OTTAWA, May 4 /CNW/ - The market conditions in Québec City and Winnipeg have improved since National Hockey League (NHL) franchises left about 15 years ago— but both cities face additional challenges to make new NHL teams sustainable, The Conference Board of Canada concludes in its third publication on the pro sports market in Canada.

"Compared to the mid-1990s, when their respective teams departed, Quebec City and Winnipeg have higher populations and increased per capita disposable income, and Canadian franchises enjoy a loonie at parity with its U.S. counterpart. The prospective teams in both Quebec City and Winnipeg would unquestionably be in small markets, but the NHL's player salary cap would give them a chance to stay competitive with teams in larger cities," said Mario Lefebvre, Director, Centre for Municipal Studies, and co-author of The Four Market Pillars at Work: The Case of the Quebec Nordiques and Winnipeg Jets.

"Whether the overall conditions are sufficient to bring back a team to the passionate fans in either city remains debatable. Quebec City has a very small corporate presence. Winnipeg's fans would face a challenge of supporting both NHL and Canadian Football League teams. Overcoming these hurdles will require a lot of work and dedication from all stakeholders."

The Conference Board's previous publication in its Playing in the Big Leagues series identified four market factors - market size, income levels, corporate presence and a level-playing field - that help to explain why NHL teams departed from Quebec and Winnipeg in 1995 and 1996, respectively.

Both the Québec City and Winnipeg Census Metropolitan Areas now have populations over 750,000 - they both stood at roughly 680,000 in the mid-1990s. As discussed in the previous briefing in this series, Defining the Market Conditions for Success, the Conference Board estimates that the population of a market must match the potential total number of tickets sold in a season. Thus, a successful NHL franchise in Canada requires a minimum population of approximately 800,000 people. This conclusion is based on a review of the sports economics literature and the Conference Board's hypothesis on key market-based factors.

Income levels have also improved in both cities. Winnipeg moved from sixth in the 1990s to fifth in 2009, in terms of per capita income levels among Canada's nine largest cities (population wise). Québec City's per capita income ranking improved from eighth to seventh place during the same time period.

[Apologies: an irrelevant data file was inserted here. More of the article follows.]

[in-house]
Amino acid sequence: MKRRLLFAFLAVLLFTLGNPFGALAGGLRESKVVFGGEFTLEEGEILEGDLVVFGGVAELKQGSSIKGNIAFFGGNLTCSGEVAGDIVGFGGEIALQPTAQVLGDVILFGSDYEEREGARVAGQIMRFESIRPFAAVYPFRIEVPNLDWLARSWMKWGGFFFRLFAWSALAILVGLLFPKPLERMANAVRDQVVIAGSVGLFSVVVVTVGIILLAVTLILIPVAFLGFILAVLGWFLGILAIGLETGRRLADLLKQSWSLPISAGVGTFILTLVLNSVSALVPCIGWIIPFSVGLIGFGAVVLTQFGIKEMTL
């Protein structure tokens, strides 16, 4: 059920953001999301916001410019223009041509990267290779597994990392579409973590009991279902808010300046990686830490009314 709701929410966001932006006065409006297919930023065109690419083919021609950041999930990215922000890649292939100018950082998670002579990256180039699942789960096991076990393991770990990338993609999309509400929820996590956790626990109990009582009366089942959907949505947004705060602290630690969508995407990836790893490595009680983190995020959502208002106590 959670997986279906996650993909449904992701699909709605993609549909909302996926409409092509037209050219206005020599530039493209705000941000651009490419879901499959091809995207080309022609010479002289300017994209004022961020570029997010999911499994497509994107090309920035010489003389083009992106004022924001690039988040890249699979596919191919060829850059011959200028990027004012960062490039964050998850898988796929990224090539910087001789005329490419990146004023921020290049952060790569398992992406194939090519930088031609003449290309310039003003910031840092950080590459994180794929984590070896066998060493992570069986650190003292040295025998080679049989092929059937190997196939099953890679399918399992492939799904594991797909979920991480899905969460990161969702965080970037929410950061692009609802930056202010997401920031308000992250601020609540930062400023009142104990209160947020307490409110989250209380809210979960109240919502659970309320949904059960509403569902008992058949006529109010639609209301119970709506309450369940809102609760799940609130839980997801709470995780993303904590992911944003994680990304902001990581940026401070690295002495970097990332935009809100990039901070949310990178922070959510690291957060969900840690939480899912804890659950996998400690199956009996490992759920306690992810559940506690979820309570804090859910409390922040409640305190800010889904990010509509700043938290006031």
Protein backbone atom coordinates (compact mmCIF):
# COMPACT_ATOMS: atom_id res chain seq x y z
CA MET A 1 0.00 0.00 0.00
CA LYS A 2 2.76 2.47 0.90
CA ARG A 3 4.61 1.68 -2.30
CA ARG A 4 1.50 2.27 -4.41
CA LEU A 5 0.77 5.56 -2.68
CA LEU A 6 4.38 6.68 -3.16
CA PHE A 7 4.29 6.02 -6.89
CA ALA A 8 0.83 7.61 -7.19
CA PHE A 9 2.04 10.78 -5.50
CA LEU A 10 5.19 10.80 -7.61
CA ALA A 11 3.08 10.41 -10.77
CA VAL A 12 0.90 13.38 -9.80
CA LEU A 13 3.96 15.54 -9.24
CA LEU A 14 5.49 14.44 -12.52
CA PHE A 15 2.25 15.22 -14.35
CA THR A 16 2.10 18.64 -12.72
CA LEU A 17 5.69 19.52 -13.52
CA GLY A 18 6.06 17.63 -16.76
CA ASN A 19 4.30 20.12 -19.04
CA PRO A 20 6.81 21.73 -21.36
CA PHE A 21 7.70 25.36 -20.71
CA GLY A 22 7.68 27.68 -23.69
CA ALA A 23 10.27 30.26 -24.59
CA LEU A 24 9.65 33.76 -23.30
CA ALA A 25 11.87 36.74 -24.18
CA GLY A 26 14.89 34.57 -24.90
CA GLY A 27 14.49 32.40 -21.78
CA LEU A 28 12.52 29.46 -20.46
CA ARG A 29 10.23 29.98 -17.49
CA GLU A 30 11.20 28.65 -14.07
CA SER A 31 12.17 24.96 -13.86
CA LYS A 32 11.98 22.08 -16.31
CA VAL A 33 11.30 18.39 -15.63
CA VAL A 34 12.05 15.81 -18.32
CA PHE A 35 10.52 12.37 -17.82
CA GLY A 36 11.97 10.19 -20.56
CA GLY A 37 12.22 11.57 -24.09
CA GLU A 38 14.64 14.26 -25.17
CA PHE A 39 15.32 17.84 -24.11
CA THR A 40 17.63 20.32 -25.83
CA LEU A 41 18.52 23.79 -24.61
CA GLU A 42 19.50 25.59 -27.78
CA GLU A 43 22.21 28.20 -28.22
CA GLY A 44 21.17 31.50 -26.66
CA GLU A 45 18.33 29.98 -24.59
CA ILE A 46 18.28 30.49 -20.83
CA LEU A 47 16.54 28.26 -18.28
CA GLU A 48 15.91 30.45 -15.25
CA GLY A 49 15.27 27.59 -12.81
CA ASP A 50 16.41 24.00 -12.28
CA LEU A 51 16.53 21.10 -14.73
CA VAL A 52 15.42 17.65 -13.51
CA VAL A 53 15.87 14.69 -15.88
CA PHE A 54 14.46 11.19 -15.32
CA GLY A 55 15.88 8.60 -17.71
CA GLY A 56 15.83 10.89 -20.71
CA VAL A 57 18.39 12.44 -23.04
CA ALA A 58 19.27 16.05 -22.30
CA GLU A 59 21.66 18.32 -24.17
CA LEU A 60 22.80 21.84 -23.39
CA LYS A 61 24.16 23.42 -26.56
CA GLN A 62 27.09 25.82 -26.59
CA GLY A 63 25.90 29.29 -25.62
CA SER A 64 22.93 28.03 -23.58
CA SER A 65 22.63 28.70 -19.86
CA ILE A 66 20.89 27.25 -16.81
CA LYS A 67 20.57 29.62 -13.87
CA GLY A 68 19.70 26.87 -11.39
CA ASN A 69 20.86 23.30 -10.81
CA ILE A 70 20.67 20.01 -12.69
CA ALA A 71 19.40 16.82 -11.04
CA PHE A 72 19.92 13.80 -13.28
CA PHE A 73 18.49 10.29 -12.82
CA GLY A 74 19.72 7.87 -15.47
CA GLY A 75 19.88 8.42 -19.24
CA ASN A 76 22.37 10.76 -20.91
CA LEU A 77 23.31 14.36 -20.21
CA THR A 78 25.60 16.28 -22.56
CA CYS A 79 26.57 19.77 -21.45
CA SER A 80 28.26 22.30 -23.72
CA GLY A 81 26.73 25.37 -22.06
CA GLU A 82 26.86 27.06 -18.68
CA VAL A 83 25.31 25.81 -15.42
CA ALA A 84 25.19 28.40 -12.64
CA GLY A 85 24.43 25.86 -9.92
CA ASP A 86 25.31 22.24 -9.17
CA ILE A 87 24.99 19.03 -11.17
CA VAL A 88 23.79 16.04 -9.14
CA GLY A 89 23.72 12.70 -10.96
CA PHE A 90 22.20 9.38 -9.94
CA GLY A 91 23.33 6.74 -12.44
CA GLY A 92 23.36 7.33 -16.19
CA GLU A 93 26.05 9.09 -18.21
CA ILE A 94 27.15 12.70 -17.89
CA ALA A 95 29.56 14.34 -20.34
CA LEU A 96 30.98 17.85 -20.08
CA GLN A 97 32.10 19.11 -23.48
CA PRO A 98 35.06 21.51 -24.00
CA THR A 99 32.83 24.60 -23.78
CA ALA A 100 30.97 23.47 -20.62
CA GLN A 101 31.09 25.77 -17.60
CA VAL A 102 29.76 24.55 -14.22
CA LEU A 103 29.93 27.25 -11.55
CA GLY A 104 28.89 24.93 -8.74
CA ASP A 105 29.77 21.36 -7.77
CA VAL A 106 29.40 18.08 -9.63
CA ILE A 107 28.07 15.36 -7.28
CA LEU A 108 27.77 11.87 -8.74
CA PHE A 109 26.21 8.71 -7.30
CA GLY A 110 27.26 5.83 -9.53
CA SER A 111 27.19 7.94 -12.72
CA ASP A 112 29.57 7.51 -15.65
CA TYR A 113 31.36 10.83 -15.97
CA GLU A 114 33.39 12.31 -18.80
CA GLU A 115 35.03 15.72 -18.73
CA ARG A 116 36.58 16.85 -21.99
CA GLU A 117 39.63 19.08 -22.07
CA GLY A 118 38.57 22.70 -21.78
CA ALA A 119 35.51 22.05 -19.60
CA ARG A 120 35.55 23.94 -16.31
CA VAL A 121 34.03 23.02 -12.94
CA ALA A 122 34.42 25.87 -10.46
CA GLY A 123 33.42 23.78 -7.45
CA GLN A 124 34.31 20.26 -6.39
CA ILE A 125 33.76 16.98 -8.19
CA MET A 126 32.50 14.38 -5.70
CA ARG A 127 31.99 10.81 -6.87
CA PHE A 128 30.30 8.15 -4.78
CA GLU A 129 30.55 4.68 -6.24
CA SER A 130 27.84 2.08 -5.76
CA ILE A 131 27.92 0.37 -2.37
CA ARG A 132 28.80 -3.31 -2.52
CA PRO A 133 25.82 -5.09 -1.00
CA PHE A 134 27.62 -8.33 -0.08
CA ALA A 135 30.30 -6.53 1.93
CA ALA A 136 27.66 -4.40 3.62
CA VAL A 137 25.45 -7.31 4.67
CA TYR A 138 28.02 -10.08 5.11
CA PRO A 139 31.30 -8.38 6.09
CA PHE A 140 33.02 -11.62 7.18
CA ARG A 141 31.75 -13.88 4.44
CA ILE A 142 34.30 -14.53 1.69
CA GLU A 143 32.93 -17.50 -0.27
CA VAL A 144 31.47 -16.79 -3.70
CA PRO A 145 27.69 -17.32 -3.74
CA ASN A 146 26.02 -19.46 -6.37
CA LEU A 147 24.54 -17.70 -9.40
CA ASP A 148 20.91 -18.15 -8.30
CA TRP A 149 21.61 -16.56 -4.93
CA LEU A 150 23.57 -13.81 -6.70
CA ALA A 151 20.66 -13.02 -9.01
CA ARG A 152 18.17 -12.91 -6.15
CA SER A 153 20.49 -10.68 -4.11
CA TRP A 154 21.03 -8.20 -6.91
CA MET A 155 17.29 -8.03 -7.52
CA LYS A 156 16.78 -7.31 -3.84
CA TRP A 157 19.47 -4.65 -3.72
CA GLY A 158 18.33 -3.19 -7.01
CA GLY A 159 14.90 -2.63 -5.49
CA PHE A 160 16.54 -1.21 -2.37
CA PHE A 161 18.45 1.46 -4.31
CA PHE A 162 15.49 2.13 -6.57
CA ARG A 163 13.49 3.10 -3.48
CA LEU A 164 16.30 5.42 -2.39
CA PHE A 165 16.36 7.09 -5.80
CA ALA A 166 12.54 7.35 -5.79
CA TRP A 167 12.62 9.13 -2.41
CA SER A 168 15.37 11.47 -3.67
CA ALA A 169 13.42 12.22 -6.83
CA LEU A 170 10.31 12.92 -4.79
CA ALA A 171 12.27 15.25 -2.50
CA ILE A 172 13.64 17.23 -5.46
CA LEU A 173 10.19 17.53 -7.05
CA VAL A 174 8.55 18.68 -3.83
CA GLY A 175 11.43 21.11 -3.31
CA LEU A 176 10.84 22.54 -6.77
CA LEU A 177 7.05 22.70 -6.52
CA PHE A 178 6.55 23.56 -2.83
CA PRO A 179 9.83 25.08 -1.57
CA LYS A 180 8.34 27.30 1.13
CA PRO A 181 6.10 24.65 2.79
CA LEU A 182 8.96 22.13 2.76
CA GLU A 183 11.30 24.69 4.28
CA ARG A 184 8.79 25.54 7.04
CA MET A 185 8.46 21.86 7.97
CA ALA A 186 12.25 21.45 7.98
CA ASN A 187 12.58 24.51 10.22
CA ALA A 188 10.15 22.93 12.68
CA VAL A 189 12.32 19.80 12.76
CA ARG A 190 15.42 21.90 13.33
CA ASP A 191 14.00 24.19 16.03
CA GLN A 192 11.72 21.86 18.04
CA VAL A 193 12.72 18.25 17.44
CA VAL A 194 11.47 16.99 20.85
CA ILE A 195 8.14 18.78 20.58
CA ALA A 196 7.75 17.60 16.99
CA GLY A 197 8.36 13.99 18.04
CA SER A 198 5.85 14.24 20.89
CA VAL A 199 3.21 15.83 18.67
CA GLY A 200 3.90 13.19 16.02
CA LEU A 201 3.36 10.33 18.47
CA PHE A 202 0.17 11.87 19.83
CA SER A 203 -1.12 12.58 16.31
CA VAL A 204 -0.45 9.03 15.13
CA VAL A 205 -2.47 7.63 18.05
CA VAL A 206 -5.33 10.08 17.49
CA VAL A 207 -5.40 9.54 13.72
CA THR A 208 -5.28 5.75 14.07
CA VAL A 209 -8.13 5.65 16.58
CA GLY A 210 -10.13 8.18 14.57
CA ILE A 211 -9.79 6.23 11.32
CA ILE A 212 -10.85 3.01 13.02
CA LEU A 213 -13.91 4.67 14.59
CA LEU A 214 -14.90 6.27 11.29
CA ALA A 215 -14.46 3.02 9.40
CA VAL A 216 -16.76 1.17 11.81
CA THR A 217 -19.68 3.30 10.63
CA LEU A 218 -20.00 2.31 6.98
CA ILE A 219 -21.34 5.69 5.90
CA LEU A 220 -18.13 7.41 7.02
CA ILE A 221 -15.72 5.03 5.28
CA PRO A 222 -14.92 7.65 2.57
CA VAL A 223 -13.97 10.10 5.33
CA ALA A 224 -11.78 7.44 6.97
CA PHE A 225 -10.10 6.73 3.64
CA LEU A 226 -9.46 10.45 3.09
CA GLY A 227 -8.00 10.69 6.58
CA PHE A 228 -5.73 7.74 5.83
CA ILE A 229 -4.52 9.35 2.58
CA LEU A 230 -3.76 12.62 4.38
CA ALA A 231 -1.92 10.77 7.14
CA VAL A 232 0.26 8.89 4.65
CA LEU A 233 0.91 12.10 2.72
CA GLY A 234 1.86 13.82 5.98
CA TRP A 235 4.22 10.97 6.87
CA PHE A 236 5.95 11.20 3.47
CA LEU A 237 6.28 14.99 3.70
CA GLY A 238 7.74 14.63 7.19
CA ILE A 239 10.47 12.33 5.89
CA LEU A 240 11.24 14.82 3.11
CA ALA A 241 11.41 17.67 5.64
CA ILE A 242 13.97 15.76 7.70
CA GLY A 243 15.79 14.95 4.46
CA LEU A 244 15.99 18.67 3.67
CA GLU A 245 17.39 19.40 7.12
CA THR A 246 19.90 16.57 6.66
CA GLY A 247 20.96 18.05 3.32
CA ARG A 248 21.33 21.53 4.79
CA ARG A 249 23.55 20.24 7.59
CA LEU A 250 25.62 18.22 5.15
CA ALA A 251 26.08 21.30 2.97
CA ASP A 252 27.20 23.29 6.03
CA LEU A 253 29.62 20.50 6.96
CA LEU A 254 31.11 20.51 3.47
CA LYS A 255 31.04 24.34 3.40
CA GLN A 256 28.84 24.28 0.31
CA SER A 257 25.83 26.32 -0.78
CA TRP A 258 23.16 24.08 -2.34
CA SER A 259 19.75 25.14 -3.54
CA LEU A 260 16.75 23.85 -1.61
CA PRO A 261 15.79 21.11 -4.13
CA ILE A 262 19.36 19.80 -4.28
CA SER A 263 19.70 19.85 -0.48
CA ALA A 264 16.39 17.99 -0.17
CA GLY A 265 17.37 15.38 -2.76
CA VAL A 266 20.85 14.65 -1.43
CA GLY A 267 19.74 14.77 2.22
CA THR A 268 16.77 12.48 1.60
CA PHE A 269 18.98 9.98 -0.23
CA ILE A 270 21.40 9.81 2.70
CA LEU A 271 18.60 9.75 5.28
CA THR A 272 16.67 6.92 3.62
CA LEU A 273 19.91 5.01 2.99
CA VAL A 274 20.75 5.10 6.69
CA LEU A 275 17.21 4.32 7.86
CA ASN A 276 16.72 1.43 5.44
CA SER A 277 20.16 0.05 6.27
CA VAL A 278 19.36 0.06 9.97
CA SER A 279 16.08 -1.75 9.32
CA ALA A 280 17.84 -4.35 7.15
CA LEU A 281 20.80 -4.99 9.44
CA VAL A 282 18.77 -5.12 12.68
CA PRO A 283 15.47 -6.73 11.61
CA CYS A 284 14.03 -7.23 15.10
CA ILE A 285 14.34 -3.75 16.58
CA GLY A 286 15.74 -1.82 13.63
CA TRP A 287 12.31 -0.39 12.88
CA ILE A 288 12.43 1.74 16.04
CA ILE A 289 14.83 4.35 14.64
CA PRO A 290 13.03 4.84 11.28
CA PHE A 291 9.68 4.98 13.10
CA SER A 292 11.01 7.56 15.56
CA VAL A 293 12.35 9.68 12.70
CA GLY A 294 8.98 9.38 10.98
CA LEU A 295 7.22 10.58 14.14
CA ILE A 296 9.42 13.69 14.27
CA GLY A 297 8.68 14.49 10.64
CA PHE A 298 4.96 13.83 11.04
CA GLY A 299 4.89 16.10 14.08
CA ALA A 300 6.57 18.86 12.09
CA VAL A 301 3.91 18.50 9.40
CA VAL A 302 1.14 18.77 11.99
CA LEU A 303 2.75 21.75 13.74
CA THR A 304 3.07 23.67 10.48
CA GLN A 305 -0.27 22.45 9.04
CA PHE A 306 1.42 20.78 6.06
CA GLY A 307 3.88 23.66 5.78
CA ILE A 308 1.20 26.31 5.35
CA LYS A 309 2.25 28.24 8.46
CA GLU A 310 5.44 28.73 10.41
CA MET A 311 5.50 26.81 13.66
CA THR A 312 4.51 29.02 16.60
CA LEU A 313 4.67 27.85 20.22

The biggest change in favour of a return of NHL teams to Canada is the evolution of a more level playing field. The Canadian dollar is now hovering around parity with its U.S. counterpart, and the Conference Board forecasts that the loonie will remain in that range for the foreseeable future. As a result, Canadian teams are no longer paying an exchange-rate premium on player salaries.

In addition, a player salary cap has been established. While the NHL could do more when it comes to revenue sharing, the salary cap gives some assistance to smaller-market franchises in competing with larger centres.

The corporate presence, however, is low in both markets. In 2009, Quebec City was home to just 17 of Canada's 800 largest corporations, while 30 were headquartered in Winnipeg. While there is no definite minimum number of corporations required in a community for a professional sports franchise to be viable, it is interesting to note that Quebec has less than any city currently home to a NHL franchise, while Winnipeg has more corporate headquarters than either Edmonton or Ottawa.

So, while both Québec City and Winnipeg meet the minimum population and income thresholds, they still face significant hurdles in making new franchises viable. In addition to its modest corporate presence, Québec City needs a new arena. Winnipeg has a new arena, but it may require more corporate boxes and at least a couple more thousand seats.

Winnipeg faces a potential challenge that Quebec City does not. The Conference Board believes that cities with two or more professional teams may require a higher population to support both teams compared to cities with just one pro franchise. Winnipeg has a CFL team, requiring a population of 250,000. As discussed in the previous briefing, the Conference Board estimates that a population of 800,000 is a minimum market size for NHL teams in Canada.

This is the third briefing in the Playing in the Big Leagues: What Makes a Professional Sports Team Successful in Canada?, which will continue throughout 2011.


For further information:

Brent Dowdall, Media Relations, Tel.: 613- 526-3090 ext. 448

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